New Jersey Governor Vetoes Bill Meant to Restore Family Planning Funding
Once again, New Jersey Governor Chris Christie has vetoed a bill that would have restored family planning funds in the state. Last week the State Senate approved a bill, S-788, that would have restored nearly $7.5 million in family planning funding. Christie said he defunded family planning services two years ago for budget reasons, but critics have said Christie's decision was motivated by his anti-abortion stance. This bill would have funded the services through the Fiscal Year 2012 budget surplus, which is approximately $524 million.
"For two years, the Governor was able to hide behind the guise of fiscal prudence when vetoing this legislation," said Assemblywomen Bonnie Watson Coleman, the lead Assembly sponsor of the bill. "Given his rosy revenue projections for this year, there's no reason why he should excise this funding when it provides such critical services [to] women and low-income families. By continuing to make them the sacrificial lambs of his budget priorities, he's playing games with people's lives. These health centers provide important, life-saving services to those who would otherwise not have access to them. Since he first eliminated this funding, we've seen demonstrable drops in services."
Besides restoring the funding, the bill would have also required the state to file for a State Medicaid Plan Amendment, thereby expanding Medicaid funding of family planning services for those who meet income requirements. Multiple clinics in NJ have closed as a result of Christie's refusal to fund family planning.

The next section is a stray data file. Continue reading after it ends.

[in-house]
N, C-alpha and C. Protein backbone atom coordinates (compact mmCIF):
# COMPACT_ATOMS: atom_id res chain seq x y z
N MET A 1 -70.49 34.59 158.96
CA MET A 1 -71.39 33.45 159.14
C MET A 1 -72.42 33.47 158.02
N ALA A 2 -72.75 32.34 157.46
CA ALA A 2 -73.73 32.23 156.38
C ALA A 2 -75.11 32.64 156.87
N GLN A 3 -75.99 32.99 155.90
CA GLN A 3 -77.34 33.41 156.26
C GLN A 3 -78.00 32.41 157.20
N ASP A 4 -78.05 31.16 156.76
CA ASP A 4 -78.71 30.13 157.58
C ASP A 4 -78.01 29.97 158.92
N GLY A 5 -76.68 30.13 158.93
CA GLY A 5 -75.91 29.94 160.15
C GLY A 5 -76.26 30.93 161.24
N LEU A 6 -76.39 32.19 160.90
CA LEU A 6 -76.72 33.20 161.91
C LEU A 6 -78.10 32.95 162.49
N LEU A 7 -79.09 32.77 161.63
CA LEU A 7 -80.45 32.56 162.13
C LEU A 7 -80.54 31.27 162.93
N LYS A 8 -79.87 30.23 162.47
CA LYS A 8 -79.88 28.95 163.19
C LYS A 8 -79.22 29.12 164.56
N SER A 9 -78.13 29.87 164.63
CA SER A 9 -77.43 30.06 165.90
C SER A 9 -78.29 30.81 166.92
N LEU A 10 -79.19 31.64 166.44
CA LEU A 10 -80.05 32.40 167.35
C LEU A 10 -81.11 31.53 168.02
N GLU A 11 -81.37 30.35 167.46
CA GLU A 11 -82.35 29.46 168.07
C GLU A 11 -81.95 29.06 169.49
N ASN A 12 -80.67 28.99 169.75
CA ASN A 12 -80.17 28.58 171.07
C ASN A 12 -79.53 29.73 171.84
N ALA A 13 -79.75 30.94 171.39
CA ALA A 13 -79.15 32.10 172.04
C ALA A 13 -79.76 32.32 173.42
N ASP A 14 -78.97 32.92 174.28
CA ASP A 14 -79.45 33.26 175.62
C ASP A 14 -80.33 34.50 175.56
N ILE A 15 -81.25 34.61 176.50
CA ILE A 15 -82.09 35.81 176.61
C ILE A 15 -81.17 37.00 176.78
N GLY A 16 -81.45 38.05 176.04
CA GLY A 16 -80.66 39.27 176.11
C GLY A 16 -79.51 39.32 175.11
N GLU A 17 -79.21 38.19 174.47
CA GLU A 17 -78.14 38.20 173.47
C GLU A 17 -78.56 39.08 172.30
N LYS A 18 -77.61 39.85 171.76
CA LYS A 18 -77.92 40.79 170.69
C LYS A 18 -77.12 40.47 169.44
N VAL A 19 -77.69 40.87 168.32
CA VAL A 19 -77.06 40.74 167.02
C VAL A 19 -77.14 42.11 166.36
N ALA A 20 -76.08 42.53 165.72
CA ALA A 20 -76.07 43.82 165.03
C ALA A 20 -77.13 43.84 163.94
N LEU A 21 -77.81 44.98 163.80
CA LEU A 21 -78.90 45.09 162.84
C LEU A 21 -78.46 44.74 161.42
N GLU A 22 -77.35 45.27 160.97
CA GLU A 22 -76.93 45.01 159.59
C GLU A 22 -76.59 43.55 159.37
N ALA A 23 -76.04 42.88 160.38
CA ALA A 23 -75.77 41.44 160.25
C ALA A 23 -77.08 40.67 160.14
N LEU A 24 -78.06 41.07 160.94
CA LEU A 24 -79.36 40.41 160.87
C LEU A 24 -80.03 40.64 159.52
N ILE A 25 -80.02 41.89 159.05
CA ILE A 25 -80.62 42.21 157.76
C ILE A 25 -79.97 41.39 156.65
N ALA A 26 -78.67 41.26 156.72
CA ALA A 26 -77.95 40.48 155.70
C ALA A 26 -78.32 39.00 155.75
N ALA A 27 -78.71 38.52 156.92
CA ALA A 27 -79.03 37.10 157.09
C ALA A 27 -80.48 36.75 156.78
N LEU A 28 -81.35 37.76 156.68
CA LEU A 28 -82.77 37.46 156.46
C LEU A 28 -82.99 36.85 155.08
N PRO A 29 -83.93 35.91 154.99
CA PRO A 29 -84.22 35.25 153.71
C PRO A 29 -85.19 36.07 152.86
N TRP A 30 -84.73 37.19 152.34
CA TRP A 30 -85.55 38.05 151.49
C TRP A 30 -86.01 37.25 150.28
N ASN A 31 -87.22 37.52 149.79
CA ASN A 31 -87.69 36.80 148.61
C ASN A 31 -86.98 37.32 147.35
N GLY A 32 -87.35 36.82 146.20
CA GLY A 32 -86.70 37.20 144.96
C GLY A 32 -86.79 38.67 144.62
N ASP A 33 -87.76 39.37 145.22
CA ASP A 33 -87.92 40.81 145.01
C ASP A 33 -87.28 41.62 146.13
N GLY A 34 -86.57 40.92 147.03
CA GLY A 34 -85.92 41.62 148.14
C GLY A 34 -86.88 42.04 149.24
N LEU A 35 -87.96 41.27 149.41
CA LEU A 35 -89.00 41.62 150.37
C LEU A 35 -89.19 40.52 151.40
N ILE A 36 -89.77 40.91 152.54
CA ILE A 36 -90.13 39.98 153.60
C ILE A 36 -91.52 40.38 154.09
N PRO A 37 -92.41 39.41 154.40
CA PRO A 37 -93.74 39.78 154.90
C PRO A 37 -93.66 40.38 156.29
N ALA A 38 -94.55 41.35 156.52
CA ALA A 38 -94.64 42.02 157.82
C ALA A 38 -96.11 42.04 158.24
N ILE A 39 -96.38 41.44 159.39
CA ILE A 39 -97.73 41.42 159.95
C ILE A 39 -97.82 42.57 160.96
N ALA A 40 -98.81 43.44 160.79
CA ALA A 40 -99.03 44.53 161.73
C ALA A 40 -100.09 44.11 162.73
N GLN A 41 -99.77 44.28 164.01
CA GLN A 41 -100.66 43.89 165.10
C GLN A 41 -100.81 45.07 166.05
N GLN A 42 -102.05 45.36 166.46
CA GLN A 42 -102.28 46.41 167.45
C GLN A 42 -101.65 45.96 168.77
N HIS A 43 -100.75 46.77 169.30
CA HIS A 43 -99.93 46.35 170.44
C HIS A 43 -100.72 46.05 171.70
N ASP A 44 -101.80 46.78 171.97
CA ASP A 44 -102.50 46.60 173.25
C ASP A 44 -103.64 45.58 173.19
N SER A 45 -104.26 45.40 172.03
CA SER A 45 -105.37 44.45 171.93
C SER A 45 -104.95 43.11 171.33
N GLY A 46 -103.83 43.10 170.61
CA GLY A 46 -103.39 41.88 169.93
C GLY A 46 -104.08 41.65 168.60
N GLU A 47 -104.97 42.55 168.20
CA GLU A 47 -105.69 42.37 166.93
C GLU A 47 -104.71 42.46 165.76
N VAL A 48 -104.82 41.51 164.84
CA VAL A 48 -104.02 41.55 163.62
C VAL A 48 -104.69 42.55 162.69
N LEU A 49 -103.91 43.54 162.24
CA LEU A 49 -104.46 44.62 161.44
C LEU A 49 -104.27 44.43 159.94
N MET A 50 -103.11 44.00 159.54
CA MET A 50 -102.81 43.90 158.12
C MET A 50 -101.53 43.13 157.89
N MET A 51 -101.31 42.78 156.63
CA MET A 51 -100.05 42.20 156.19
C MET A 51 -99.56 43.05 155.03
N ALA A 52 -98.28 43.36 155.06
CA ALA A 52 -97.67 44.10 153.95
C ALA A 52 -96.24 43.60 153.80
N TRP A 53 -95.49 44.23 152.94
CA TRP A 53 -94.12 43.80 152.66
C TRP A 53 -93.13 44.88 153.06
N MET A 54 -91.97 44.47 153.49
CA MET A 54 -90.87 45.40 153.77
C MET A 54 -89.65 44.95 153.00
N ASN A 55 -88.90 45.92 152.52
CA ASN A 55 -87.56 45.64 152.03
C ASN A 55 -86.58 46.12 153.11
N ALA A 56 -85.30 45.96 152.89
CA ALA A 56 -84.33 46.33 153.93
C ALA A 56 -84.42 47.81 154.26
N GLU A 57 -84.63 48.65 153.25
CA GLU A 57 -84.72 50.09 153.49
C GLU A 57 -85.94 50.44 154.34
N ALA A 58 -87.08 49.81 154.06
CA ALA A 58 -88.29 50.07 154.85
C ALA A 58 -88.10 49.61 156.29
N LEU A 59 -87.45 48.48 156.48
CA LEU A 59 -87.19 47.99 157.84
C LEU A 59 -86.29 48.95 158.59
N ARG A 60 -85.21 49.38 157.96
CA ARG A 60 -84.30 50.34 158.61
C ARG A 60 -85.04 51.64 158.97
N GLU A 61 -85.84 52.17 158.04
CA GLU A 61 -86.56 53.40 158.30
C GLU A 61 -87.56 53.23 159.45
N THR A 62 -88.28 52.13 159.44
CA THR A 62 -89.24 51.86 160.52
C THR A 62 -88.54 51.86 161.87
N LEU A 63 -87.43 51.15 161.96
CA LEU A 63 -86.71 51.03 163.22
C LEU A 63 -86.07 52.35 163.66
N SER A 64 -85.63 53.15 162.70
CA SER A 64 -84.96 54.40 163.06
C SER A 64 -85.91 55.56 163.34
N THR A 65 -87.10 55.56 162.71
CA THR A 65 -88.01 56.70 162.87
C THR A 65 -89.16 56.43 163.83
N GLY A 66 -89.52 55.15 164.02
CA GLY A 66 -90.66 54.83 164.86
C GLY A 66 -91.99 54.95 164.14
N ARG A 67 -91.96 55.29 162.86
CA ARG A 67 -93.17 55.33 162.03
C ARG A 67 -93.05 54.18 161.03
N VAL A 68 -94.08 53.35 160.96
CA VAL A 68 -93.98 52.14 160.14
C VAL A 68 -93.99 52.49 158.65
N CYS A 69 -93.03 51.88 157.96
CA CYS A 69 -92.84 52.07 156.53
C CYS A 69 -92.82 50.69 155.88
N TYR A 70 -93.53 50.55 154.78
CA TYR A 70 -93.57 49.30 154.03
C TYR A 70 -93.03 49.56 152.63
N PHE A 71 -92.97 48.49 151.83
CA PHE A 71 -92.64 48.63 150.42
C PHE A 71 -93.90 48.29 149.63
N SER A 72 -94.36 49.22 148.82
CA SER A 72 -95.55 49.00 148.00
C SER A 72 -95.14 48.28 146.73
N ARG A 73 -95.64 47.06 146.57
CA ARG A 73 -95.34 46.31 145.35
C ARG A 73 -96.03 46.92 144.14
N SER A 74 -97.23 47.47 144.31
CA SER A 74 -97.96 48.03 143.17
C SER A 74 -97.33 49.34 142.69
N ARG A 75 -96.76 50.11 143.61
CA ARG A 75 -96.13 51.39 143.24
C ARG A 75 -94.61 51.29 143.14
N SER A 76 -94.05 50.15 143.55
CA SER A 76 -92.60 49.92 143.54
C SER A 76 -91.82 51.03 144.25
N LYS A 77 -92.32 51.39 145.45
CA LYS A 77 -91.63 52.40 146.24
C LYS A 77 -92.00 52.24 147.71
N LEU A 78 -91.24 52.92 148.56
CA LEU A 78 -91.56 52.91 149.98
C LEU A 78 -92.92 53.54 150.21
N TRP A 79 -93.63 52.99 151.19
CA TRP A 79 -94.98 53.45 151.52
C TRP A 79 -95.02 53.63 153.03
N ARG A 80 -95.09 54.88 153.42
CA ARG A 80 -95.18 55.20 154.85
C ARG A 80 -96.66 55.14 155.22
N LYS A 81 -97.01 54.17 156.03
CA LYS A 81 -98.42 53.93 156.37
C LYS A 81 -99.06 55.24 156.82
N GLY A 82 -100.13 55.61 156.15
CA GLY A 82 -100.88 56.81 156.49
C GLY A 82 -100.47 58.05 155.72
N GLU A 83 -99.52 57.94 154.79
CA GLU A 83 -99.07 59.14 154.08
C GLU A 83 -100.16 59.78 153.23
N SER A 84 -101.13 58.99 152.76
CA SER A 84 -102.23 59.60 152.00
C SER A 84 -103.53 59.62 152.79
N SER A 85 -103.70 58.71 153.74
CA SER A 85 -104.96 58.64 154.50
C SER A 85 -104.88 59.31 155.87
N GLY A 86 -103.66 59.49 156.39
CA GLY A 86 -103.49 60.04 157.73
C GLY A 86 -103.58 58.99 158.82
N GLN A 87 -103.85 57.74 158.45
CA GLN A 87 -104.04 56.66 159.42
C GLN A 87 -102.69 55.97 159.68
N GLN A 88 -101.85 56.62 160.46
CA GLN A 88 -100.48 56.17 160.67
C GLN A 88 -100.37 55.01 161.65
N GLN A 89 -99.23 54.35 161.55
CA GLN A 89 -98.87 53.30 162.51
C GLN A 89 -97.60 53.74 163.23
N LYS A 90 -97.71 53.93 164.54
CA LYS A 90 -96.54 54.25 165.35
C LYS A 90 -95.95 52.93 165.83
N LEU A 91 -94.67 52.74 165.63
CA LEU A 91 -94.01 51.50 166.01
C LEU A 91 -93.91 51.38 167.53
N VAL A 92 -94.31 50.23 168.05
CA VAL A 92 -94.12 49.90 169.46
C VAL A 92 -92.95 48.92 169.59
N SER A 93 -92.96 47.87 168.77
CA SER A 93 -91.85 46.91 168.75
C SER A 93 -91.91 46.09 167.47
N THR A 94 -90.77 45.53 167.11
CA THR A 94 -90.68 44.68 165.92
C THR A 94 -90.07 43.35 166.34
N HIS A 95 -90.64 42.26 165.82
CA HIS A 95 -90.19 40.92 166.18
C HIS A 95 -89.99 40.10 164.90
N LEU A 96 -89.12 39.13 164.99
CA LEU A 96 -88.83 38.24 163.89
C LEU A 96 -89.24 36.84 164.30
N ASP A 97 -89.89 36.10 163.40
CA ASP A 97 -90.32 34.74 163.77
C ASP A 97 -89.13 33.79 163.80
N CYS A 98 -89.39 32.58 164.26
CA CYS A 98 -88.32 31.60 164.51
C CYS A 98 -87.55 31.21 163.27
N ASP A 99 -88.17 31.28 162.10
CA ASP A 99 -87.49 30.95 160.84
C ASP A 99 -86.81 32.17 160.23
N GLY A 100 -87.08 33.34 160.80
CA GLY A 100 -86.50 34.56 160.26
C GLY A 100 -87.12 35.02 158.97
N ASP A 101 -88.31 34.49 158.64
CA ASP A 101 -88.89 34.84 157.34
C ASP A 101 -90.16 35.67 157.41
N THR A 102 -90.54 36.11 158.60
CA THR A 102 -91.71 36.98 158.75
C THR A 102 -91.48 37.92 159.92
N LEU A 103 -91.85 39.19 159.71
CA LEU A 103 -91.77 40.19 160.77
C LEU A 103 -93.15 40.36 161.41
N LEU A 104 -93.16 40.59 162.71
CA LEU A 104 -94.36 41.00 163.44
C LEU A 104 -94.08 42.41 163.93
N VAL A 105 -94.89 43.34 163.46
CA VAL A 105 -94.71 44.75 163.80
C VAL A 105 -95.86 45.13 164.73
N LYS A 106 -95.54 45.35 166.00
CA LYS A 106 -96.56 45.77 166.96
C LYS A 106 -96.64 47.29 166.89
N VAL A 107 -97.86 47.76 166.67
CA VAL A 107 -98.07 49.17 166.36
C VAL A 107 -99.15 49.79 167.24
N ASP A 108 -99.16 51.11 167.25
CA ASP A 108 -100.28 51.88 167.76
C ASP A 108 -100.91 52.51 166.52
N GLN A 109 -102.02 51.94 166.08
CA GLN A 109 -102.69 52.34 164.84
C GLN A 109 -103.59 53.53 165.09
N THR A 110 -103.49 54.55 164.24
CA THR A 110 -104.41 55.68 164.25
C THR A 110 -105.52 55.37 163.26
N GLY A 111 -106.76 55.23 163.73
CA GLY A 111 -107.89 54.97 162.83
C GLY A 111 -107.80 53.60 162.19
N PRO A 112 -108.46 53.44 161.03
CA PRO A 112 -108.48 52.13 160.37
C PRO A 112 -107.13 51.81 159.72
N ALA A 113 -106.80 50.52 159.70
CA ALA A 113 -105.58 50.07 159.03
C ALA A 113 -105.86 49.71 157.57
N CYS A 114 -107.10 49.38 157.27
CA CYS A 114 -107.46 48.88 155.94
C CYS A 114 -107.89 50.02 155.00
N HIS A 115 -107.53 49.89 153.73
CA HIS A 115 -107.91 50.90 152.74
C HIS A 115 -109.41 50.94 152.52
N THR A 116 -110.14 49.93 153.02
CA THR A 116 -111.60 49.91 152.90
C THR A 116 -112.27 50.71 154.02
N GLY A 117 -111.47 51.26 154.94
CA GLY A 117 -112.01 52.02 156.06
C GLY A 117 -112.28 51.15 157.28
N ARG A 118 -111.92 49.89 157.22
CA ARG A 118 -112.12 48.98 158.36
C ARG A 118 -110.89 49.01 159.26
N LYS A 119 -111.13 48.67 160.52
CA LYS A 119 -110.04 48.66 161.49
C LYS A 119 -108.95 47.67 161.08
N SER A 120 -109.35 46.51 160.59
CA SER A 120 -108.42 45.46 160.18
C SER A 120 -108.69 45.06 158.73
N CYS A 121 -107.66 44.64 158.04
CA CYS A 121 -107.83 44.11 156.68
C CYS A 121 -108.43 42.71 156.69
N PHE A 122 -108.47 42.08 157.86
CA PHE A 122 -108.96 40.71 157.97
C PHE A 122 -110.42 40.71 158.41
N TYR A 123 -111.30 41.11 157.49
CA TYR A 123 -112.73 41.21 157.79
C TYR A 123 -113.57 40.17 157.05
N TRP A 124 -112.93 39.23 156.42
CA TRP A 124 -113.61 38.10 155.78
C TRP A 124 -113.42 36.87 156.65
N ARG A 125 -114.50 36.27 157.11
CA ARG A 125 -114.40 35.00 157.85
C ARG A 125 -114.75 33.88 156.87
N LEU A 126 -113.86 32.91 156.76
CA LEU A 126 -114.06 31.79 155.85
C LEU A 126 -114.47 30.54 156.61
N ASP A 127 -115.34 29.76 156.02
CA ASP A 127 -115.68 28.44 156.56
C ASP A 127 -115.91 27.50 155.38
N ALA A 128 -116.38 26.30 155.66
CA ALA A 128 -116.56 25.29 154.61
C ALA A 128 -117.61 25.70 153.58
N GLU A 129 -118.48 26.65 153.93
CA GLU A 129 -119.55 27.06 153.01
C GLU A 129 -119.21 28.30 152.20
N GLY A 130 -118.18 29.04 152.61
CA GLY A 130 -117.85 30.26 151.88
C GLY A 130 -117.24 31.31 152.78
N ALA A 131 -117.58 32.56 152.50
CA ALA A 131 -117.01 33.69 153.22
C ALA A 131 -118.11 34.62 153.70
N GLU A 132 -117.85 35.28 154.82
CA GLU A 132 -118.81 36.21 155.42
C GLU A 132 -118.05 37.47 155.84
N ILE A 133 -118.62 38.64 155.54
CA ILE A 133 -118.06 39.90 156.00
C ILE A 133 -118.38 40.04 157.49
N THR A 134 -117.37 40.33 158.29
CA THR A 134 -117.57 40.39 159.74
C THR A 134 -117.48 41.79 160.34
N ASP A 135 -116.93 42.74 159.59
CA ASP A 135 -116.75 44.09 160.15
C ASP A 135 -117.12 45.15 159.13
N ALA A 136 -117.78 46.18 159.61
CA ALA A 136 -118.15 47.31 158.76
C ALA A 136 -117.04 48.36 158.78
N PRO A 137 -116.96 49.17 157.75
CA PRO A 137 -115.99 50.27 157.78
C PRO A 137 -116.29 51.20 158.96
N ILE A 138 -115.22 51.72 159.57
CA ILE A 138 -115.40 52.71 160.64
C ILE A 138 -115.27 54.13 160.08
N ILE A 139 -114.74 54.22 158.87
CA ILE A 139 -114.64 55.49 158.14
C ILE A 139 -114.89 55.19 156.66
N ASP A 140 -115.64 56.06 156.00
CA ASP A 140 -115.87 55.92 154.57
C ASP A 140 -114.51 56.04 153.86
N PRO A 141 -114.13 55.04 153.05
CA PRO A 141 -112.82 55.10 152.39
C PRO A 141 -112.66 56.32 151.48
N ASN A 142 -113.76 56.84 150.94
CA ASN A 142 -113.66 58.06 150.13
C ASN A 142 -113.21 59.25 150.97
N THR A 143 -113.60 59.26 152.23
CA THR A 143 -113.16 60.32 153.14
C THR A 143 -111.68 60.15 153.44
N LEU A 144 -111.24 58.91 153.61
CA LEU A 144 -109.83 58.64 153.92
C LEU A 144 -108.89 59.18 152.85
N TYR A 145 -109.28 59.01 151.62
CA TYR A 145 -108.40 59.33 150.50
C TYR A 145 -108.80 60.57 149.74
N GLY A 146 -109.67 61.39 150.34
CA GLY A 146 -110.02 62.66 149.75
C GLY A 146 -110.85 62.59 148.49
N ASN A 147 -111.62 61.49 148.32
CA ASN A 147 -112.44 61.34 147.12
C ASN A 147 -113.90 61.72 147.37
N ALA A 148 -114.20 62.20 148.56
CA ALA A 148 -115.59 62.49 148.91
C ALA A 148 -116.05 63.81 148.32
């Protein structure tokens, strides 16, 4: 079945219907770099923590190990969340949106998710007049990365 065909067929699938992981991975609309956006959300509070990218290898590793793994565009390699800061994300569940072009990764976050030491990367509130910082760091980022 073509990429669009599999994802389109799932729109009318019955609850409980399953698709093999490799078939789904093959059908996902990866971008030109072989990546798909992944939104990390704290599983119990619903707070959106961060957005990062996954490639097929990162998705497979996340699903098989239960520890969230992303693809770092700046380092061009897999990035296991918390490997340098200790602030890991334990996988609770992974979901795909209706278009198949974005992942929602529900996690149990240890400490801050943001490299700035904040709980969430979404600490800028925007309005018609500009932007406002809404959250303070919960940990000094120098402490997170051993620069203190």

12/9/2013 Mixed Results for Afghanistan's Anti-Violence Against Women Law - The United Nations Assistance Mission in Afghanistan (UNAMA) and the Office of the UN High Commissioner for Human Rights (OHCHR) released their annual report on violence against women in Afghanistan yesterday, revealing mixed results of the country's Elimination of Violence against Women Law.
"A Way to Go: An Update on Implementation of the Law on the Elimination of Violence against Women in Afghanistan [PDF]," found that there was a 28 percent increase in reports of violence against women from 2012 to 2013 , but only 17 percent of those were prosecuted under EVAW - a small 2 percent increase from last year.
The law, which was issued by the executive decree of President Hamid Karzai in 2009, criminalizes 22 acts of violence against women and specifies punishment for perpetrators. . . .